Pollution of ground water in Bangalore city has touched alarming levels with unacceptable levels of hardness, fluoride, nitrate and chromium recorded in a recent study by the Geological Survey of India.
Citizens face the risk of kidney, liver, lung and brain damage, even as the blood is starved of oxygen due to various pollutants. Children are particularly vulnerable and doctors warn against prolonged use of untested water.
Dr A C Ramesh, Professor and HOD Paediatrics, Kempegowda Institute of Medical Sciences (KIMS), said that nitrate content in water affects the health of infants and growing children.
“Consuming water with high nitrate levels affects their metabolism. The organs mainly affected are the kidneys, liver and lungs. Prolonged exposure may cause brain damage,” he explained.
A report published by the Geological Society of India last month outlined the hard facts of Bangalore’s ground water on hardness, nitrate, fluoride and chromium.
Against a permissible level of 50 mg per litre, Bangalore’s water ranges from 16 to 2,720 mg per litre. In some samples, fluoride, which affects bones and teeth, is up to 5.3 mg against a permissible level of 1.2 mg per litre.
Nitrate, which affects the blood cells, varies from 16 to 554 mg against a permissible level of 50 mg per litre. And chromium has touched a dangerous 17 mg per litre against the maximum permissible level of 0.05 mg.
The report has been prepared on the basis of submissions made by experts from different departments, including Central Ground Water Board (CGWB) and Mines and Geology Department in a panel discussion on “Water Security in Bangalore”, organised by the society recently.
CGWB director Dr Najeeb K Md blamed Bangalore’s indiscriminate dumping of waste as the source of this pollution. “Hardness and fluoride contamination happens in nature too, but the nitrate and chromium pollution is caused by the indiscriminate dumping of waste and discharge of effluents. The pollution levels are alarming”, Najeeb declared.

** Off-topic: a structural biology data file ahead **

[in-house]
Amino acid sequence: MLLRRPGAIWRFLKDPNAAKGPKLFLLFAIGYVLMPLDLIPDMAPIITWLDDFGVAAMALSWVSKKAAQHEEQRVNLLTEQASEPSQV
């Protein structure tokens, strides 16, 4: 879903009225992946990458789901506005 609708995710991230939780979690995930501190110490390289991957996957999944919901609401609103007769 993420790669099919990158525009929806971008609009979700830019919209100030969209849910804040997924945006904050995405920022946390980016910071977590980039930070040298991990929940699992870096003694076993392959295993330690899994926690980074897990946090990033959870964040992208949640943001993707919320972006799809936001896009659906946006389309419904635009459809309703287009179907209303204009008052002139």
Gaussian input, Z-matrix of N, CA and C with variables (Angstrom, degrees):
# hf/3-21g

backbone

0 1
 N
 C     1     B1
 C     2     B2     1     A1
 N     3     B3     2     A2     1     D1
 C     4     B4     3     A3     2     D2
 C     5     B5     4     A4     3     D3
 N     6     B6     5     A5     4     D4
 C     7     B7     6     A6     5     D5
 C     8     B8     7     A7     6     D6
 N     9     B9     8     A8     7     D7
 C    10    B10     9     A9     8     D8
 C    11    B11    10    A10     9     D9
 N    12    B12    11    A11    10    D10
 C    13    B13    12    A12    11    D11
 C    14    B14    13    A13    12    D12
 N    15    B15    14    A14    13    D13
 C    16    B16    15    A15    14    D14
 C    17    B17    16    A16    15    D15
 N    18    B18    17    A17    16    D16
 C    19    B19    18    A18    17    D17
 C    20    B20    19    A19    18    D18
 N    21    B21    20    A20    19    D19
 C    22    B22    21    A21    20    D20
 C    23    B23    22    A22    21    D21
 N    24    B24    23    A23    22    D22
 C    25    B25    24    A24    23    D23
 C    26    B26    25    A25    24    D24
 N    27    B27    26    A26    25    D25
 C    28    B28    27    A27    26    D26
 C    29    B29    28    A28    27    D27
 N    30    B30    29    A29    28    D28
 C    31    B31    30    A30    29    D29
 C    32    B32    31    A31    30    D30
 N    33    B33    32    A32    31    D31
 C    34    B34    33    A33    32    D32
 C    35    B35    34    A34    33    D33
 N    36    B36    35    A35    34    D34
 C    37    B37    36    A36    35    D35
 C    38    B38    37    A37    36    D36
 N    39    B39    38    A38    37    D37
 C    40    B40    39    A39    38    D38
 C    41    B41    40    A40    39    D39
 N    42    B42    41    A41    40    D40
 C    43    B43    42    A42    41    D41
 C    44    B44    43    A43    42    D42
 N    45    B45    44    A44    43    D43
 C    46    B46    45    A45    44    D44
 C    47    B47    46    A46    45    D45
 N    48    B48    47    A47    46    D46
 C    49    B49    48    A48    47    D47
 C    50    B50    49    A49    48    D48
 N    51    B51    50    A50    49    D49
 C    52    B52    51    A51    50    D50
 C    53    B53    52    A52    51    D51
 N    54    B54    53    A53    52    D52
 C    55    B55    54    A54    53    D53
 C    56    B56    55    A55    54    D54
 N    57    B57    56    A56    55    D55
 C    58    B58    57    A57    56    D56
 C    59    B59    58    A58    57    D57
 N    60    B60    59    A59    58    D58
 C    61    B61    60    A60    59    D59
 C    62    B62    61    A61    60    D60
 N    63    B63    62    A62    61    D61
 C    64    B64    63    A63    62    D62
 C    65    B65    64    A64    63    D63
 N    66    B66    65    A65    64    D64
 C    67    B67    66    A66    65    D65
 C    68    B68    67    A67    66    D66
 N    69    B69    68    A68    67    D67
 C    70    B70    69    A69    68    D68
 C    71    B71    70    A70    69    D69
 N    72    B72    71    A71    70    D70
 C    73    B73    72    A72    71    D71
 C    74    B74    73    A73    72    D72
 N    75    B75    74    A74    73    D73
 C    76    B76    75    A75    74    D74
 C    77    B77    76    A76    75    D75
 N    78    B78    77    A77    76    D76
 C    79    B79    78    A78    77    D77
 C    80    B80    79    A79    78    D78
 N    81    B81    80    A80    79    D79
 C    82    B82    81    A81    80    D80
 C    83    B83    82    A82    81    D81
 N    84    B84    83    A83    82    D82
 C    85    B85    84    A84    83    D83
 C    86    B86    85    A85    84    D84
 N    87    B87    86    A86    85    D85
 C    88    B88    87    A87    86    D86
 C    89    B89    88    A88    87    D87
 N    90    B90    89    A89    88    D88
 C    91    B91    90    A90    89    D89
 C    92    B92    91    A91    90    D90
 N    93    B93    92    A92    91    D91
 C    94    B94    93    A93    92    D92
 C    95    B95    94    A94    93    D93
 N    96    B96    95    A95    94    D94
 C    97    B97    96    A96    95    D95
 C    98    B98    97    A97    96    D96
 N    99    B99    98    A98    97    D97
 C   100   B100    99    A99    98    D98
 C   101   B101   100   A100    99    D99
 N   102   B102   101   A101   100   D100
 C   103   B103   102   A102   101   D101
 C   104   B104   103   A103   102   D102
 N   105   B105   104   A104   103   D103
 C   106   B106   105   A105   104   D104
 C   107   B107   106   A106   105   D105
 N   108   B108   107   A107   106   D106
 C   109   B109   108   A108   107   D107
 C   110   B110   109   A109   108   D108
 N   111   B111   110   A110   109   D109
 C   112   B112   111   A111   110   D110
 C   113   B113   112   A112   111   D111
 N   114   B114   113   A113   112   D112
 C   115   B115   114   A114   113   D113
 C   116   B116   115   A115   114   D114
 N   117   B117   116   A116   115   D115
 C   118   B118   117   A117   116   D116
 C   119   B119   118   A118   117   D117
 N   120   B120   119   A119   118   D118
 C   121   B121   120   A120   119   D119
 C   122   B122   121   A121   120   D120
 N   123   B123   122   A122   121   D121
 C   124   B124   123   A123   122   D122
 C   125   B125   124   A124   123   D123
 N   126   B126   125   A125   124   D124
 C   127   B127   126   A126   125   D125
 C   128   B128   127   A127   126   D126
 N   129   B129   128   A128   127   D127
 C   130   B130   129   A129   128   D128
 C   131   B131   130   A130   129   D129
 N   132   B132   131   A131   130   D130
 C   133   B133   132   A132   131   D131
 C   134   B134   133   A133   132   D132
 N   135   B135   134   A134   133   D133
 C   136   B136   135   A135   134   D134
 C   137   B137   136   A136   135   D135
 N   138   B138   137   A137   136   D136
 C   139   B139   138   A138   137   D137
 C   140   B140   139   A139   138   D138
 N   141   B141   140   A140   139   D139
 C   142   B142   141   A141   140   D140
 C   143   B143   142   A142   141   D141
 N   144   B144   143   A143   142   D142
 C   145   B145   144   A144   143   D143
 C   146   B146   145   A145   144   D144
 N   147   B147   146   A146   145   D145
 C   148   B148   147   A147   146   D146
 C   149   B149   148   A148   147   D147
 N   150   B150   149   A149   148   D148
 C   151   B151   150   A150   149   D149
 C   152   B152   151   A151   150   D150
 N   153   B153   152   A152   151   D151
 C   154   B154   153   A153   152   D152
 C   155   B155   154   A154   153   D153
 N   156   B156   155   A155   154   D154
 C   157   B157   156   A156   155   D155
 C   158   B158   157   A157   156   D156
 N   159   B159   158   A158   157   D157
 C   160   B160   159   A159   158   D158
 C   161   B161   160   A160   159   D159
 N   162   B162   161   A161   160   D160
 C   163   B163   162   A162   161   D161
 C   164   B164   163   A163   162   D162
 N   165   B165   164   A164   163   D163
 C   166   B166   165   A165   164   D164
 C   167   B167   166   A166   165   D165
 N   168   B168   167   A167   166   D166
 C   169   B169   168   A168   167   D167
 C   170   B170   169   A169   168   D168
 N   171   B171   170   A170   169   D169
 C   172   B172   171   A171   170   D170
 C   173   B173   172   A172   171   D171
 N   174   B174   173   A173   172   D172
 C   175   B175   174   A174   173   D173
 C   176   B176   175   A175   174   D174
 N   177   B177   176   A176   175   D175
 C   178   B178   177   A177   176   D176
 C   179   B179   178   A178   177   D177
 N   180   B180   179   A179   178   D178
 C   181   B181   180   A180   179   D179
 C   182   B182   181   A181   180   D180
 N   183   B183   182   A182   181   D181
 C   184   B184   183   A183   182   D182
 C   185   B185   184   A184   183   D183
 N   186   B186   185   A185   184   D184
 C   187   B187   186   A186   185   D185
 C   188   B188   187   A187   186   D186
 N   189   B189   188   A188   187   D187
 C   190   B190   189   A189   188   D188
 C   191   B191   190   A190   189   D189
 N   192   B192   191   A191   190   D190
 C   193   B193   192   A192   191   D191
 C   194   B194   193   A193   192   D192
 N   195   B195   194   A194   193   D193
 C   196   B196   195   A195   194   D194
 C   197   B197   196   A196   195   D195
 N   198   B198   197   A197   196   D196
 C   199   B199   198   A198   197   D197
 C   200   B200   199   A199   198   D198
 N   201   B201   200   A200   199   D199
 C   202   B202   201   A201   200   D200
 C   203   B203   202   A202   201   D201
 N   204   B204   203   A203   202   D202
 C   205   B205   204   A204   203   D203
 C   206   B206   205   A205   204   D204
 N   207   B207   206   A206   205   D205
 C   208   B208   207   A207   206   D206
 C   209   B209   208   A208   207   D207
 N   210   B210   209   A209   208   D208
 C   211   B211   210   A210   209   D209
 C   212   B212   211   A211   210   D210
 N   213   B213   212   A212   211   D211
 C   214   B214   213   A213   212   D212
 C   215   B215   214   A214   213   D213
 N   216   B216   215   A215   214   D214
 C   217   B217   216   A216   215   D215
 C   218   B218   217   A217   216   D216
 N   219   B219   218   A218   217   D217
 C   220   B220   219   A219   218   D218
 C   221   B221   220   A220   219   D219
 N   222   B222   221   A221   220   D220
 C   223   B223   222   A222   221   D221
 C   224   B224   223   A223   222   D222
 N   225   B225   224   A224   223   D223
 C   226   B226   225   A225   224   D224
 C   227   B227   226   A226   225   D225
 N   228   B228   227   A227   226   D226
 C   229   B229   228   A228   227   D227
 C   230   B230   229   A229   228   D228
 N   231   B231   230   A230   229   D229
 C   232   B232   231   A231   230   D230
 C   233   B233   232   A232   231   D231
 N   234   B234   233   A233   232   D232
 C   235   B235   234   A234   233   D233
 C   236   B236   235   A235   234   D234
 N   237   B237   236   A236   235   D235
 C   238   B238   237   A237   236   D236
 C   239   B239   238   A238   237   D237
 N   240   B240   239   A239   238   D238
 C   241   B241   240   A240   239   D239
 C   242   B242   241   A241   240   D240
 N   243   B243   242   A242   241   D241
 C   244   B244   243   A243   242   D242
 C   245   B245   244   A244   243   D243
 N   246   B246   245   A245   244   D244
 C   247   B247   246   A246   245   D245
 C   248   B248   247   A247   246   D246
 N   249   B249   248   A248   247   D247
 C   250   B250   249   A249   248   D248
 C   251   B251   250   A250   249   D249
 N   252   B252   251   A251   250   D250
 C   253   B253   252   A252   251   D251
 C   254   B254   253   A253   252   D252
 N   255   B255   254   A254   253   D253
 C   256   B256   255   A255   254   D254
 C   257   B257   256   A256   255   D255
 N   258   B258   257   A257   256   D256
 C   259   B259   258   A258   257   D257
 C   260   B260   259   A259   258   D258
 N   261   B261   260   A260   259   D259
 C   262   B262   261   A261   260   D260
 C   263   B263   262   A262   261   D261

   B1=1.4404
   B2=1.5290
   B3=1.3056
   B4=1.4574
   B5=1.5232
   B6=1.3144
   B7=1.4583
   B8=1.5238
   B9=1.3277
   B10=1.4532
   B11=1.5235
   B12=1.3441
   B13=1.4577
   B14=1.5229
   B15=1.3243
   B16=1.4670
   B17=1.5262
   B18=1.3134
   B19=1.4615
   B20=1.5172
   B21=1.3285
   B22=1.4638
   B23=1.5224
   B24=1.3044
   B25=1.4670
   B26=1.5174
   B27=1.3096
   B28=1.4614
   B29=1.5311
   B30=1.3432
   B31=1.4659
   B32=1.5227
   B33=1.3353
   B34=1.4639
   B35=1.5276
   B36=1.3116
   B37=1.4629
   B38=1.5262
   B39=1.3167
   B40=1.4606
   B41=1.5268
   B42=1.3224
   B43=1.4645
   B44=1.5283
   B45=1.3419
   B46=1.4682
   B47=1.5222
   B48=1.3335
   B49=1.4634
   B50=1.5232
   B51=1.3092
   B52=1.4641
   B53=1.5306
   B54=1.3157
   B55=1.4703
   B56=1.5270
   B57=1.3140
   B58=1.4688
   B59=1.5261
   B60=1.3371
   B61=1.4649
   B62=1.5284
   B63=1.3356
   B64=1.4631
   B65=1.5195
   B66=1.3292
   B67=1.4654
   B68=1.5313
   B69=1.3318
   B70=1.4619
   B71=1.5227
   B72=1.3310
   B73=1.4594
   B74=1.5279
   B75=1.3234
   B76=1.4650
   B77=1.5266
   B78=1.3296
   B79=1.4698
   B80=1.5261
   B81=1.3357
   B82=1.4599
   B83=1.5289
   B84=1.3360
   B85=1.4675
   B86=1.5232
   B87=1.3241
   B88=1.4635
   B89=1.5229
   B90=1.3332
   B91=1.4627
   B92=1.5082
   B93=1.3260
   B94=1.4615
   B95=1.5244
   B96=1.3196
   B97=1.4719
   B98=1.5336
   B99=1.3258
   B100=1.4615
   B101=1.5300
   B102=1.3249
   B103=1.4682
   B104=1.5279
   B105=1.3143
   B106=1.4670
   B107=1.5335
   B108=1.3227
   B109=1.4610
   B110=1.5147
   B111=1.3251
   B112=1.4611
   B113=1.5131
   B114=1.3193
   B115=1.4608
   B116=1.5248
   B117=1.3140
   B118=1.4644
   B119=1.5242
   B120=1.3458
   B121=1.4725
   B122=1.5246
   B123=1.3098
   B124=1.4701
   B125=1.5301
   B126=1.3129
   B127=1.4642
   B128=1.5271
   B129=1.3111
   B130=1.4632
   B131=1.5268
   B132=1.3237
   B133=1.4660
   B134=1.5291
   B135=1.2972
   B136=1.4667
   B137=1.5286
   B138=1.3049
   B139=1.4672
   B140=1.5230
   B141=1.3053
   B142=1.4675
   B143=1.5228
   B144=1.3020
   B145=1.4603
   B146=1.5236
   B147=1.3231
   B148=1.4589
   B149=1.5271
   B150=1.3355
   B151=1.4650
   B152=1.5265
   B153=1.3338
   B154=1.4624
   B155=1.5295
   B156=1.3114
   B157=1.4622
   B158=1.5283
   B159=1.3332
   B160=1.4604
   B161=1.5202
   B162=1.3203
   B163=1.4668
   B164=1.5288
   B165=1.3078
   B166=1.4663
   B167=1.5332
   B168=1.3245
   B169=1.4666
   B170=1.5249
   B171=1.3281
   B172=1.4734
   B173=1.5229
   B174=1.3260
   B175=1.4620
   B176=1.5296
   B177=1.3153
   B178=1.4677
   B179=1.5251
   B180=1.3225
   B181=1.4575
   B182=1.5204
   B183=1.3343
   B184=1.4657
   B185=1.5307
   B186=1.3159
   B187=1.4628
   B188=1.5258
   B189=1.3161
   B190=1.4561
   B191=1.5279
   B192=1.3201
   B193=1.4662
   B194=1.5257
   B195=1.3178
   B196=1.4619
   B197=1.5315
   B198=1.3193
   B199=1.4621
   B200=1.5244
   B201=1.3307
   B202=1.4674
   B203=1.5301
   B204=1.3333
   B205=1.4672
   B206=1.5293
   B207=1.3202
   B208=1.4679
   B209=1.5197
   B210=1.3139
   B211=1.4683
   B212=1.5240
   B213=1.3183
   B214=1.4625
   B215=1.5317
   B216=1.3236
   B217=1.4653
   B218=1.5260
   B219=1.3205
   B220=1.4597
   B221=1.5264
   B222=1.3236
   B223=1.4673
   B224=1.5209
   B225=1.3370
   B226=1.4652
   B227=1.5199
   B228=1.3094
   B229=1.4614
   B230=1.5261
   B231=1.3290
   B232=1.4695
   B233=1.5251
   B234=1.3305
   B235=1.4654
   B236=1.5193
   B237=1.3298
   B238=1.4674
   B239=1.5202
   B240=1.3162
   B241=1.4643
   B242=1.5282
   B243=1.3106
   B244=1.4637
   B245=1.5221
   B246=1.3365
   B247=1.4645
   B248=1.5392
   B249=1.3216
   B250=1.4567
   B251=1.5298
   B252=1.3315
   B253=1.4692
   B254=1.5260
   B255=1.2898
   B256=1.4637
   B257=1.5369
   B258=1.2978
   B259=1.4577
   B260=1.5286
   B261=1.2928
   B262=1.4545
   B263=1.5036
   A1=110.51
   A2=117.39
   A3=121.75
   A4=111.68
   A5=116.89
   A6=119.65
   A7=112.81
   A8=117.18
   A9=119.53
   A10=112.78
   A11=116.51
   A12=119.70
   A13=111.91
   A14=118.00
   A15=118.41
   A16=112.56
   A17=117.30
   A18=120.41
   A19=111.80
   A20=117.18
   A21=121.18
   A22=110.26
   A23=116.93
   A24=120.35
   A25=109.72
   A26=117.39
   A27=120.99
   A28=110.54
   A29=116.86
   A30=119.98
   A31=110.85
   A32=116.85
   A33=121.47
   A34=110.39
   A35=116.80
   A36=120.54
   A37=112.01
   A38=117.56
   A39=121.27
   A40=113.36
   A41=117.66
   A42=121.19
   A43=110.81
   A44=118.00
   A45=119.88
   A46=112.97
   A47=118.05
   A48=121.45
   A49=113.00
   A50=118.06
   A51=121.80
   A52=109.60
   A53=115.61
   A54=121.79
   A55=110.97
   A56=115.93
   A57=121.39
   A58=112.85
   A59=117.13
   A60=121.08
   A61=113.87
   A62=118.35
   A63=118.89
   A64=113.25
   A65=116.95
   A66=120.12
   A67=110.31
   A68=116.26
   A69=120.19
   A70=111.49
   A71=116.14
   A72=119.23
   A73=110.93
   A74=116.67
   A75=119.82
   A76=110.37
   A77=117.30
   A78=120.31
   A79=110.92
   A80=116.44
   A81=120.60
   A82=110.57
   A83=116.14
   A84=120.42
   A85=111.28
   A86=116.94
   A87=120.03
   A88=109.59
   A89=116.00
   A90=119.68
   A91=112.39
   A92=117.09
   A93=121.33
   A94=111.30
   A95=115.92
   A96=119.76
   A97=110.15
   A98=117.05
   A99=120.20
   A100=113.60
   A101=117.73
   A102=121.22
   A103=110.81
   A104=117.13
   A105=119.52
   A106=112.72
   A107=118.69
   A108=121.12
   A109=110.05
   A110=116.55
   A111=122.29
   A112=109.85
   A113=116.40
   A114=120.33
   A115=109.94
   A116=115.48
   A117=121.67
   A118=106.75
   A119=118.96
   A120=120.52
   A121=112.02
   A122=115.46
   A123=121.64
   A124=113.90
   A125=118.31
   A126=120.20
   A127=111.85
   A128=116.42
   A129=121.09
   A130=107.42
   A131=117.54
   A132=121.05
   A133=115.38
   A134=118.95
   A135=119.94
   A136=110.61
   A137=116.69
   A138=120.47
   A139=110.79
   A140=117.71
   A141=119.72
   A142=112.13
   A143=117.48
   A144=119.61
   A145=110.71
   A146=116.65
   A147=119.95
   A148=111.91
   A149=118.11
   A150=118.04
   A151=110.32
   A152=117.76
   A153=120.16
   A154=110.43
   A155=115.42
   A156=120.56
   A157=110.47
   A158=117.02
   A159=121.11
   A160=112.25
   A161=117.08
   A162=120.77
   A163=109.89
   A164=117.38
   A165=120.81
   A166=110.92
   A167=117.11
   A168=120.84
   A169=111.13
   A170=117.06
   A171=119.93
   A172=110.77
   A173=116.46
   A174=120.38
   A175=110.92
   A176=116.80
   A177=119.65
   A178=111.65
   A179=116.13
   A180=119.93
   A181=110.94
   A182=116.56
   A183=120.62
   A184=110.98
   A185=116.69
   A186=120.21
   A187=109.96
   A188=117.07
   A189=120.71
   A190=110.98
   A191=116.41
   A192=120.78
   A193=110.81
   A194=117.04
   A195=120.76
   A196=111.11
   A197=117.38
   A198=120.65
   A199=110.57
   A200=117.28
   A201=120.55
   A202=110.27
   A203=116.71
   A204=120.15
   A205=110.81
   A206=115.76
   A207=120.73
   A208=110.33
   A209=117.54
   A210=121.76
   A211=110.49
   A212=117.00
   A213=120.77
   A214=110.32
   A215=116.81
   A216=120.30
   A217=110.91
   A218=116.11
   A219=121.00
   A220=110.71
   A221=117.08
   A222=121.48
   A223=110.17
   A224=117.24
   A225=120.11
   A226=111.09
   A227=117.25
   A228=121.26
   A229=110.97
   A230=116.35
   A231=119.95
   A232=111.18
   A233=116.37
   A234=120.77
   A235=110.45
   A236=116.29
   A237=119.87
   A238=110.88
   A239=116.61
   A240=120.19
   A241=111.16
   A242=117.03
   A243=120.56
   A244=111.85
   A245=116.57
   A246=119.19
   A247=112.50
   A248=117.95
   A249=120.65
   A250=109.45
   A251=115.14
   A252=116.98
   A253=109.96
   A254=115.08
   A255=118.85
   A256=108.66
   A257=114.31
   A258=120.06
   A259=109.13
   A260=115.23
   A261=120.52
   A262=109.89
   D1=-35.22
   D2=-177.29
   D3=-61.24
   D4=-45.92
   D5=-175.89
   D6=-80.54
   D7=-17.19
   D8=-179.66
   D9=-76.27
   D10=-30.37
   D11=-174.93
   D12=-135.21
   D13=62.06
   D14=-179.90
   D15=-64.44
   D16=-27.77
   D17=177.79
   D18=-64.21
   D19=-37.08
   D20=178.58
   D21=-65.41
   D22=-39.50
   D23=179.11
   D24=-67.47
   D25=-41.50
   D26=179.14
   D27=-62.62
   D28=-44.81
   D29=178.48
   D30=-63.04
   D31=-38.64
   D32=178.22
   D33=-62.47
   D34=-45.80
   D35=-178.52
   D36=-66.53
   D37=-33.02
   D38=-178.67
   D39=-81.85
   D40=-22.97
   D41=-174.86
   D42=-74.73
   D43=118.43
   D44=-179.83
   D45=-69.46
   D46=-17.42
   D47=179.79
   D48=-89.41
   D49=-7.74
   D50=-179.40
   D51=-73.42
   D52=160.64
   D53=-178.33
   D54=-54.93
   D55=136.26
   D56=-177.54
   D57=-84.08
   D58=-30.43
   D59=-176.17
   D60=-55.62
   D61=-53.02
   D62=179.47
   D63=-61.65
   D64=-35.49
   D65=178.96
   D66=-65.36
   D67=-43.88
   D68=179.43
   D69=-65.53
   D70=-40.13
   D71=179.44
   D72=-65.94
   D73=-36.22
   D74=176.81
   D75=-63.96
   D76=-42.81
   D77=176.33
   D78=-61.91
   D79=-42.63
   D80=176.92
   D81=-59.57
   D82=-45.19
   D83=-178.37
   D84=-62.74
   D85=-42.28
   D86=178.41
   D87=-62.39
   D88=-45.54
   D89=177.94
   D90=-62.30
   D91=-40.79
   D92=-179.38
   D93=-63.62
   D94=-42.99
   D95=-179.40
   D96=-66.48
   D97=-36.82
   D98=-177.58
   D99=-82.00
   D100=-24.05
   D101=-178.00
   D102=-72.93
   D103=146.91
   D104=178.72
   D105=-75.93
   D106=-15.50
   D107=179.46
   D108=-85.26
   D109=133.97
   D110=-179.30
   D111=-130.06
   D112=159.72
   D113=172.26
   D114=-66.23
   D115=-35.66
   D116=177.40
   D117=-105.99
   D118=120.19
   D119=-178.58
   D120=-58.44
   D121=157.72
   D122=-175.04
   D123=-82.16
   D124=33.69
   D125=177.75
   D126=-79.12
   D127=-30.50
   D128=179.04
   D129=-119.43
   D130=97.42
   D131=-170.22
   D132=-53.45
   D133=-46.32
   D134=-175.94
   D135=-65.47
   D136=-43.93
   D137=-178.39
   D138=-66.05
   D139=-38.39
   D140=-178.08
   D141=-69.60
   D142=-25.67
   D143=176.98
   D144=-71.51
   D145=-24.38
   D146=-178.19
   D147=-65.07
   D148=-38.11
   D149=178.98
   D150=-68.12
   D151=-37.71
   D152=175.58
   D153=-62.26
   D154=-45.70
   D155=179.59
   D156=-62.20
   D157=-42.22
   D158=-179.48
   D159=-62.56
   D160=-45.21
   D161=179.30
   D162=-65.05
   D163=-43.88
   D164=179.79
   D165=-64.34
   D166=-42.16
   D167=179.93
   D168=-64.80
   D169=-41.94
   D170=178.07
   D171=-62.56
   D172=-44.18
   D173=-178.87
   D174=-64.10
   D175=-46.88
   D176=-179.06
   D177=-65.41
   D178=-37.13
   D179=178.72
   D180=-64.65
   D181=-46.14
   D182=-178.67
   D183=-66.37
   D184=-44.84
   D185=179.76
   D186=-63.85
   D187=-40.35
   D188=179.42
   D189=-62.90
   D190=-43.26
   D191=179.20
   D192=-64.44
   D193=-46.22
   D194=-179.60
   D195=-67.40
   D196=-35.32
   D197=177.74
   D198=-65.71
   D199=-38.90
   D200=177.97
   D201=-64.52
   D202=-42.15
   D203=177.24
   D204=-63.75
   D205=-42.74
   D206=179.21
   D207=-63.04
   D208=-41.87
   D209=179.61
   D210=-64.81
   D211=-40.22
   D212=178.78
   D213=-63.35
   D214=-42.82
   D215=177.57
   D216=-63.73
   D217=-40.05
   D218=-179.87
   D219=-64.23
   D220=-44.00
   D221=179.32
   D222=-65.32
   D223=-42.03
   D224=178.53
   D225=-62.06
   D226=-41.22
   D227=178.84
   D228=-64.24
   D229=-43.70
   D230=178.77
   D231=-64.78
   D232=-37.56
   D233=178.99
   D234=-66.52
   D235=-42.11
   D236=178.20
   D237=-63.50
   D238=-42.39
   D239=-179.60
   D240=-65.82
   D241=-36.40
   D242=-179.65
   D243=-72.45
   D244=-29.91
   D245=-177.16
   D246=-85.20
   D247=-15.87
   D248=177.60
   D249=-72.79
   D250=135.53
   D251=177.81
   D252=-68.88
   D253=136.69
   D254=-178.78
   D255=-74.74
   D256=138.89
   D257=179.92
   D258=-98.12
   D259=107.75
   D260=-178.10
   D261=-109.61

Central Ground Water Board (CGWB) director Dr Najeeb K Md pointed out that the inefficient garbage disposal system led people to dump garbage in open areas. “The nitrates in garbage seeps into the groundwater when it rains. Indiscriminate discharge of effluents has led to chromium contamination in the industrial areas of the city,” he added.
Dr Najeeb said the nitrates in the water react with the haemoglobin in the blood to produce methemoglobin, which impairs the capacity of the red blood cells to carry oxygen to different parts of the body.
“It also causes methemoglobinemia, or blue baby syndrome, a condition in which newborn babies die due to lack of oxygen supply. It is advisable to get the ground water source tested periodically”, he said.
Dr Vijayashree, Faculty, Institute of Public Health, said short-term consequences of drinking water having high fluoride levels are not very serious. “But prolonged exposure may lead to stunted growth in children and weaken bones in adults. It also causes the bones to get very brittle and teeth tend to get discoloured in the long run,” she said.